We’re all eager to put 2020 behind us. There’s no guarantee we’ll have easier days ahead — our nation is as divided as ever, the pandemic rages on, and the climate crisis is still, you know, a crisis. To put it simply: We’ve got work to do. But as this record-settingly terrible year draws to a close, Fix is taking a look at some of the bold climate and justice trends we see coming in 2021.
Our team asked 21 Fixers and climate celebs for their predictions, priorities, and plans. Artists, entrepreneurs, chefs, policy wonks, and community leaders of all stripes shared their visions for what could happen in 2021 — and what must happen, if we hope to solve the climate crisis. Read on for high-definition views of the world we could be living in a year from now, and real talk about how we get there. All responses have been edited for length and clarity.
Buildings will go electric
“Buildings’ energy use contributes 30 percent of all greenhouse gas emissions in the U.S. That will change as more cities follow San Francisco’s recent ban on natural gas in new buildings. As we work toward electrification, I think the construction industry will make use of cold-climate heat pumps, which allow whole buildings to move off of fossil fuels in the same way Tesla can move cars off of gasoline. BlocPower will demonstrate that technology in 50 to 100 buildings in a pilot project in New York to show that we can take climate action while recovering from both the pandemic and the economic crisis by improving ventilation and creating jobs.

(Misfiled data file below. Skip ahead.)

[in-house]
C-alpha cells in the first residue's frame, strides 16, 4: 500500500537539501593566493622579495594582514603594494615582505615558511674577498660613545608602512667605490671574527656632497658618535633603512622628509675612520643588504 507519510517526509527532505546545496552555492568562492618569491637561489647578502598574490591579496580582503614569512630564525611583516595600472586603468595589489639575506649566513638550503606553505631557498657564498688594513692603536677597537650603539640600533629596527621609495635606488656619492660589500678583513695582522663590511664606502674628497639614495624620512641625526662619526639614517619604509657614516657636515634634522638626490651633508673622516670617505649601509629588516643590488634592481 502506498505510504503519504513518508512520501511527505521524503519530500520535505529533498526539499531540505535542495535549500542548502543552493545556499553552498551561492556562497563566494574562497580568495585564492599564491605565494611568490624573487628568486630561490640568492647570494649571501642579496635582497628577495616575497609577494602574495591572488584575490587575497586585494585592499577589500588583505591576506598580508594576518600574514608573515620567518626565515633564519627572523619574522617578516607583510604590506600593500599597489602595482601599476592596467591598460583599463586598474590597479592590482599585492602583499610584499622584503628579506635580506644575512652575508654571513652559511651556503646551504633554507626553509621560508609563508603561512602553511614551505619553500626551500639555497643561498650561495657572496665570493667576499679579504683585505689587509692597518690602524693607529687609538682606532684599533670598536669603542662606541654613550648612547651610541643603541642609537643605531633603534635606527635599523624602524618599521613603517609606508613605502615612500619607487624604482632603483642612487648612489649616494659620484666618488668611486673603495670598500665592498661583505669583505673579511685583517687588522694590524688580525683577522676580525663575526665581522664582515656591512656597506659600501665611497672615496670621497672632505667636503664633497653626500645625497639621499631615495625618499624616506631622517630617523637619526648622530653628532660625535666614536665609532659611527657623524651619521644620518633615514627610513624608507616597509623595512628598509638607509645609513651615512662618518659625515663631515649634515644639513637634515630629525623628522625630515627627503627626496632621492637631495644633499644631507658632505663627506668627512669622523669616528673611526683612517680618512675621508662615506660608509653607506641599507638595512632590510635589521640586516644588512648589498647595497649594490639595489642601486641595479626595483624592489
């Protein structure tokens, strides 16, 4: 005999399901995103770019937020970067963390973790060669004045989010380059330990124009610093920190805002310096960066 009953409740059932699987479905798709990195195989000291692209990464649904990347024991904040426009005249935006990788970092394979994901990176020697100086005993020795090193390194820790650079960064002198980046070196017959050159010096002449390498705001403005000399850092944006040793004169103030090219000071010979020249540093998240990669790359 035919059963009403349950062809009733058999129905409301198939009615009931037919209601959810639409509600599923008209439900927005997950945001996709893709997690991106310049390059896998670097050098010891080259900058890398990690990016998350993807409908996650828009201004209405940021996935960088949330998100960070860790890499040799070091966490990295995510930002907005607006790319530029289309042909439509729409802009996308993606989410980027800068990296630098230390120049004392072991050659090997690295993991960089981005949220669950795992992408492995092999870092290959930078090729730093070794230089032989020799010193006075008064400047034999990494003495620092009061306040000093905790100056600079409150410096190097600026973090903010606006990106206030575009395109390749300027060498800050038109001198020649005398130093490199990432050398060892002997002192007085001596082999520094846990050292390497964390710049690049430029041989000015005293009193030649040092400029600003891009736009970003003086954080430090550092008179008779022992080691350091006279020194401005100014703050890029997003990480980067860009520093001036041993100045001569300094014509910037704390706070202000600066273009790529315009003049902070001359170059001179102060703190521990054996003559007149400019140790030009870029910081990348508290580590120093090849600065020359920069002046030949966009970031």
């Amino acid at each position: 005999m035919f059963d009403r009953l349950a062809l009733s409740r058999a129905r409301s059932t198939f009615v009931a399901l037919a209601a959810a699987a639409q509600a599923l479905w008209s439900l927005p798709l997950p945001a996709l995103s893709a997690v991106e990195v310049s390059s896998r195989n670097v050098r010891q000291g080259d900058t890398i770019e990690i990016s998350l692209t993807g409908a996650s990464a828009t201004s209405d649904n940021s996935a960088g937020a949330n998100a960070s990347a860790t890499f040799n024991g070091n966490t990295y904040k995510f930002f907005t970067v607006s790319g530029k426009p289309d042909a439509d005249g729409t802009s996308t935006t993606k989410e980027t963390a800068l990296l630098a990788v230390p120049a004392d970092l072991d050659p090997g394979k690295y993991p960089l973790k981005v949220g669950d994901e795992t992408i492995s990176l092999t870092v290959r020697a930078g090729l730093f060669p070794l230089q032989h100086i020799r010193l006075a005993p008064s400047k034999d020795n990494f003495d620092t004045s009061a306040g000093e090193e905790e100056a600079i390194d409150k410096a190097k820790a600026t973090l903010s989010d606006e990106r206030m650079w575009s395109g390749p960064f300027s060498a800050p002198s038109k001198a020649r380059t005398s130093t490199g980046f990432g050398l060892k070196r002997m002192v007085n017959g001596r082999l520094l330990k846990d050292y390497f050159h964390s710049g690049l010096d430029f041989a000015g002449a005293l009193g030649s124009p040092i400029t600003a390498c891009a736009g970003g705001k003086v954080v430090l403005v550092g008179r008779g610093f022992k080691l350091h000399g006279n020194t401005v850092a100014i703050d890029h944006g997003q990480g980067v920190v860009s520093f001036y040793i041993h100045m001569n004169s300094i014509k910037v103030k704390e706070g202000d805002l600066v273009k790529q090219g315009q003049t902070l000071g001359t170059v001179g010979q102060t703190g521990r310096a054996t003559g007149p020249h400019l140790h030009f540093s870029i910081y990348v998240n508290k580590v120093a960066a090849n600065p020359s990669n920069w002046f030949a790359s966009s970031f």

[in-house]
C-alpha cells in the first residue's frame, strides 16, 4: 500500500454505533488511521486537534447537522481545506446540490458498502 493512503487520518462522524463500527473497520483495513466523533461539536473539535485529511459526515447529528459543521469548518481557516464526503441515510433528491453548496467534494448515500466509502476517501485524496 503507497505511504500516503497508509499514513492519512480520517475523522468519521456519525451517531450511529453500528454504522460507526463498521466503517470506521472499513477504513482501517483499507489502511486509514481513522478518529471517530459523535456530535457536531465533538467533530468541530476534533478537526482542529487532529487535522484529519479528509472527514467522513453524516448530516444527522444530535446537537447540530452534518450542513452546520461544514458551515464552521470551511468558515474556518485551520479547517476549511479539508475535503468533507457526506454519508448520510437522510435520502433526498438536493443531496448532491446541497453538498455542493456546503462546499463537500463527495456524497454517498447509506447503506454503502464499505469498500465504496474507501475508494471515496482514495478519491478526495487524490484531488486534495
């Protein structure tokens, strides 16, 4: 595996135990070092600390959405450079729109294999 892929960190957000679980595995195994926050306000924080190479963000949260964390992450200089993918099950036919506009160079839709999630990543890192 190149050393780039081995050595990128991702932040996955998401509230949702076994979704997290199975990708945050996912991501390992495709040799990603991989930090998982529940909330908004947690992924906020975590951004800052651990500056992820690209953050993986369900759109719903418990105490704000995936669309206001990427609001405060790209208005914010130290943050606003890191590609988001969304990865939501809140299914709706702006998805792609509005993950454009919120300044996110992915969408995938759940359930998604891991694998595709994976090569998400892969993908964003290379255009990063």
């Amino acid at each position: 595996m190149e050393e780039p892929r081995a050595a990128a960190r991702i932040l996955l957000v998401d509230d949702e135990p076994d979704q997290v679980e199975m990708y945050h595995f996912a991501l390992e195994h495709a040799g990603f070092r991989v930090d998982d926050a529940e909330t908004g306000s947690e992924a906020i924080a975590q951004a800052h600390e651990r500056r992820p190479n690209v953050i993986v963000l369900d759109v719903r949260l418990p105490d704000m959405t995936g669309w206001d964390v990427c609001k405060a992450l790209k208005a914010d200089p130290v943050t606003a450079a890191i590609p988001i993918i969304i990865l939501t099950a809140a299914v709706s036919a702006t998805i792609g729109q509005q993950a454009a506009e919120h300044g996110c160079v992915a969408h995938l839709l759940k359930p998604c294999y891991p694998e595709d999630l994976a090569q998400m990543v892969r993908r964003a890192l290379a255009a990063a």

Joe Biden has stated in his climate policy that 40 percent of climate investments must benefit historically disenfranchised communities. Building electrification will play a key role in achieving that goal.”
‘Sustainable’ fashion will actually mean something
“We’ve been working on shifting the narrative from ‘sustainable fashion,’ which has become so overused as to be meaningless, to a conversation about what brands are specifically doing to reduce their impact. Our priority for the year ahead will be getting the leading brands to disclose their true environmental and social footprint. Without this, we’re playing a dangerous game of trust. We must clear up greenwashing in the year 2021 — if we cannot do that then we’re all stuck in the mud and can’t make the critical progress we need.